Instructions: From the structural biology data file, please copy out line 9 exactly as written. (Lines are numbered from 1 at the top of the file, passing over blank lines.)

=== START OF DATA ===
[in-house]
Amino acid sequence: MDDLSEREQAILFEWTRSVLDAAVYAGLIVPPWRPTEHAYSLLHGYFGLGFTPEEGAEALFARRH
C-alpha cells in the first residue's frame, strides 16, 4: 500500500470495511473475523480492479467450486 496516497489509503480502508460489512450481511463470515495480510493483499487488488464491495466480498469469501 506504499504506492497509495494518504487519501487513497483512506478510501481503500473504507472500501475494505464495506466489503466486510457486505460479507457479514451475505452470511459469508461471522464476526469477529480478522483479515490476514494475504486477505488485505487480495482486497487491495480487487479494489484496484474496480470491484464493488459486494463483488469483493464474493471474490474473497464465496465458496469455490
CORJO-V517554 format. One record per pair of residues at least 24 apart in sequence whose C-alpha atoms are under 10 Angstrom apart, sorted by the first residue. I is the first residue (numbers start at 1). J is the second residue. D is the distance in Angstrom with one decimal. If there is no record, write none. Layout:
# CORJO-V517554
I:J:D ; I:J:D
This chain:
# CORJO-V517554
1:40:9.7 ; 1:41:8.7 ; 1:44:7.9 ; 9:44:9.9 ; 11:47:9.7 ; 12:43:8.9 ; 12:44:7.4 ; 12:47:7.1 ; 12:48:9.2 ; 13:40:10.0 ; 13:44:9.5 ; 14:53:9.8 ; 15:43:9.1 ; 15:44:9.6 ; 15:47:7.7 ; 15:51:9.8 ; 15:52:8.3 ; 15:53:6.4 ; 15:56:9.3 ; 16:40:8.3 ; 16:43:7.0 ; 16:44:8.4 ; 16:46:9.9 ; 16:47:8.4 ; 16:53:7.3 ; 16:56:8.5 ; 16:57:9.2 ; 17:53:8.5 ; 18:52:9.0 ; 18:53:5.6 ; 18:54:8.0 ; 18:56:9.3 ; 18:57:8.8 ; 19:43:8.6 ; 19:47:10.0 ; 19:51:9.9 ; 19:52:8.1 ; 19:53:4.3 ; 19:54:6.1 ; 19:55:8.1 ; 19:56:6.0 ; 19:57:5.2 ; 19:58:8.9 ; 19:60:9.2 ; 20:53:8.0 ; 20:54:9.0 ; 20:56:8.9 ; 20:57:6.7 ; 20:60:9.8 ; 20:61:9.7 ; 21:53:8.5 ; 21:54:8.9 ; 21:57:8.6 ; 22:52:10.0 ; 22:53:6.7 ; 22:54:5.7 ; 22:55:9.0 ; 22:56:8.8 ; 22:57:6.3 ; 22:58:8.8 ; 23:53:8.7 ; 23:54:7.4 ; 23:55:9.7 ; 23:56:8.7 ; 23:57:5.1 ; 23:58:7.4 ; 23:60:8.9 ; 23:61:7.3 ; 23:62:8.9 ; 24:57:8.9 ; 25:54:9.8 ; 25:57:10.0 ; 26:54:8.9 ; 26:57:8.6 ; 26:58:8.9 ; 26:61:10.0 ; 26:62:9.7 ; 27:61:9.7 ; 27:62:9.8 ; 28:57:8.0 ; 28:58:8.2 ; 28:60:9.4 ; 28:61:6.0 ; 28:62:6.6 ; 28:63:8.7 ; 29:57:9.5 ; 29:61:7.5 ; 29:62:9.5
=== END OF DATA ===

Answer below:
1:40:9.7 ; 1:41:8.7 ; 1:44:7.9 ; 9:44:9.9 ; 11:47:9.7 ; 12:43:8.9 ; 12:44:7.4 ; 12:47:7.1 ; 12:48:9.2 ; 13:40:10.0 ; 13:44:9.5 ; 14:53:9.8 ; 15:43:9.1 ; 15:44:9.6 ; 15:47:7.7 ; 15:51:9.8 ; 15:52:8.3 ; 15:53:6.4 ; 15:56:9.3 ; 16:40:8.3 ; 16:43:7.0 ; 16:44:8.4 ; 16:46:9.9 ; 16:47:8.4 ; 16:53:7.3 ; 16:56:8.5 ; 16:57:9.2 ; 17:53:8.5 ; 18:52:9.0 ; 18:53:5.6 ; 18:54:8.0 ; 18:56:9.3 ; 18:57:8.8 ; 19:43:8.6 ; 19:47:10.0 ; 19:51:9.9 ; 19:52:8.1 ; 19:53:4.3 ; 19:54:6.1 ; 19:55:8.1 ; 19:56:6.0 ; 19:57:5.2 ; 19:58:8.9 ; 19:60:9.2 ; 20:53:8.0 ; 20:54:9.0 ; 20:56:8.9 ; 20:57:6.7 ; 20:60:9.8 ; 20:61:9.7 ; 21:53:8.5 ; 21:54:8.9 ; 21:57:8.6 ; 22:52:10.0 ; 22:53:6.7 ; 22:54:5.7 ; 22:55:9.0 ; 22:56:8.8 ; 22:57:6.3 ; 22:58:8.8 ; 23:53:8.7 ; 23:54:7.4 ; 23:55:9.7 ; 23:56:8.7 ; 23:57:5.1 ; 23:58:7.4 ; 23:60:8.9 ; 23:61:7.3 ; 23:62:8.9 ; 24:57:8.9 ; 25:54:9.8 ; 25:57:10.0 ; 26:54:8.9 ; 26:57:8.6 ; 26:58:8.9 ; 26:61:10.0 ; 26:62:9.7 ; 27:61:9.7 ; 27:62:9.8 ; 28:57:8.0 ; 28:58:8.2 ; 28:60:9.4 ; 28:61:6.0 ; 28:62:6.6 ; 28:63:8.7 ; 29:57:9.5 ; 29:61:7.5 ; 29:62:9.5